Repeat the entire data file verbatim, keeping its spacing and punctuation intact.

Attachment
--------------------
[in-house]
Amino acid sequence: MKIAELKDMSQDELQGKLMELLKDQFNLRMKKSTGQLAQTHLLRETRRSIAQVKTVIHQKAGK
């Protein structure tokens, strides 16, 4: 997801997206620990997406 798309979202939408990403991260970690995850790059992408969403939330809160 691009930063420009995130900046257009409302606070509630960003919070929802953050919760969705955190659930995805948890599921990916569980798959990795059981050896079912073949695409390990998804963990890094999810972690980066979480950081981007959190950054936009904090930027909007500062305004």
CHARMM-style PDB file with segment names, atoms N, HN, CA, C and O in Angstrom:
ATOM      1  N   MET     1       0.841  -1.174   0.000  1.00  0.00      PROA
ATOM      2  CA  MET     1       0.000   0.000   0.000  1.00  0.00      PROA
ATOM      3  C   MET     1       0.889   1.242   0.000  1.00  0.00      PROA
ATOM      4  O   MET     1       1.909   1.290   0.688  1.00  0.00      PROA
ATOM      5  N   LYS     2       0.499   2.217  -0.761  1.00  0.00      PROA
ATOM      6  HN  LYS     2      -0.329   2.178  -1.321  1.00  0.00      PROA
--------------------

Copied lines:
[in-house]
Amino acid sequence: MKIAELKDMSQDELQGKLMELLKDQFNLRMKKSTGQLAQTHLLRETRRSIAQVKTVIHQKAGK
């Protein structure tokens, strides 16, 4: 997801997206620990997406 798309979202939408990403991260970690995850790059992408969403939330809160 691009930063420009995130900046257009409302606070509630960003919070929802953050919760969705955190659930995805948890599921990916569980798959990795059981050896079912073949695409390990998804963990890094999810972690980066979480950081981007959190950054936009904090930027909007500062305004």
CHARMM-style PDB file with segment names, atoms N, HN, CA, C and O in Angstrom:
ATOM      1  N   MET     1       0.841  -1.174   0.000  1.00  0.00      PROA
ATOM      2  CA  MET     1       0.000   0.000   0.000  1.00  0.00      PROA
ATOM      3  C   MET     1       0.889   1.242   0.000  1.00  0.00      PROA
ATOM      4  O   MET     1       1.909   1.290   0.688  1.00  0.00      PROA
ATOM      5  N   LYS     2       0.499   2.217  -0.761  1.00  0.00      PROA
ATOM      6  HN  LYS     2      -0.329   2.178  -1.321  1.00  0.00      PROA